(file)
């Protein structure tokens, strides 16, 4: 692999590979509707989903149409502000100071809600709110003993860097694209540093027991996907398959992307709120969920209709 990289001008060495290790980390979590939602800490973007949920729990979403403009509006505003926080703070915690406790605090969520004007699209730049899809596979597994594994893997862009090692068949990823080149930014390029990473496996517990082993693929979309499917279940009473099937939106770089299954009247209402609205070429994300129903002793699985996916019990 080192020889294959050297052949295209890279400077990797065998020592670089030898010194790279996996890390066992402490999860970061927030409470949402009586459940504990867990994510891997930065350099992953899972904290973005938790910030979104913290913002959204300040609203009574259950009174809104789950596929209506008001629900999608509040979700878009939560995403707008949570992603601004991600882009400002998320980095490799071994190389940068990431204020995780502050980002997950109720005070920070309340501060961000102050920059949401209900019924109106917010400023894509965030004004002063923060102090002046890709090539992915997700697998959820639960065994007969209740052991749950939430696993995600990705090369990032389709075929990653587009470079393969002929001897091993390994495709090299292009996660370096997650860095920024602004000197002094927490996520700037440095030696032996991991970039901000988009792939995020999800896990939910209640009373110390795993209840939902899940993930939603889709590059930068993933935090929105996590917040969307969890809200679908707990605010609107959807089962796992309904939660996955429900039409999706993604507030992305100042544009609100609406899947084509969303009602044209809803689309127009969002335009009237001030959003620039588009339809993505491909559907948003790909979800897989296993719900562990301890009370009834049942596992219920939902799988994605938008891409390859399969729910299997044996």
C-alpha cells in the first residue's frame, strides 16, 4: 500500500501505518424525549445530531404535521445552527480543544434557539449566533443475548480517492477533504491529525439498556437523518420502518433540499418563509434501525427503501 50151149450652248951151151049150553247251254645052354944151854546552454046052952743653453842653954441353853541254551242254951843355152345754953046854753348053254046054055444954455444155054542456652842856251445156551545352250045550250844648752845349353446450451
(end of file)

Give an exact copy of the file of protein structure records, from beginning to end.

């Protein structure tokens, strides 16, 4: 692999590979509707989903149409502000100071809600709110003993860097694209540093027991996907398959992307709120969920209709 990289001008060495290790980390979590939602800490973007949920729990979403403009509006505003926080703070915690406790605090969520004007699209730049899809596979597994594994893997862009090692068949990823080149930014390029990473496996517990082993693929979309499917279940009473099937939106770089299954009247209402609205070429994300129903002793699985996916019990 080192020889294959050297052949295209890279400077990797065998020592670089030898010194790279996996890390066992402490999860970061927030409470949402009586459940504990867990994510891997930065350099992953899972904290973005938790910030979104913290913002959204300040609203009574259950009174809104789950596929209506008001629900999608509040979700878009939560995403707008949570992603601004991600882009400002998320980095490799071994190389940068990431204020995780502050980002997950109720005070920070309340501060961000102050920059949401209900019924109106917010400023894509965030004004002063923060102090002046890709090539992915997700697998959820639960065994007969209740052991749950939430696993995600990705090369990032389709075929990653587009470079393969002929001897091993390994495709090299292009996660370096997650860095920024602004000197002094927490996520700037440095030696032996991991970039901000988009792939995020999800896990939910209640009373110390795993209840939902899940993930939603889709590059930068993933935090929105996590917040969307969890809200679908707990605010609107959807089962796992309904939660996955429900039409999706993604507030992305100042544009609100609406899947084509969303009602044209809803689309127009969002335009009237001030959003620039588009339809993505491909559907948003790909979800897989296993719900562990301890009370009834049942596992219920939902799988994605938008891409390859399969729910299997044996």
C-alpha cells in the first residue's frame, strides 16, 4: 500500500501505518424525549445530531404535521445552527480543544434557539449566533443475548480517492477533504491529525439498556437523518420502518433540499418563509434501525427503501 50151149450652248951151151049150553247251254645052354944151854546552454046052952743653453842653954441353853541254551242254951843355152345754953046854753348053254046054055444954455444155054542456652842856251445156551545352250045550250844648752845349353446450451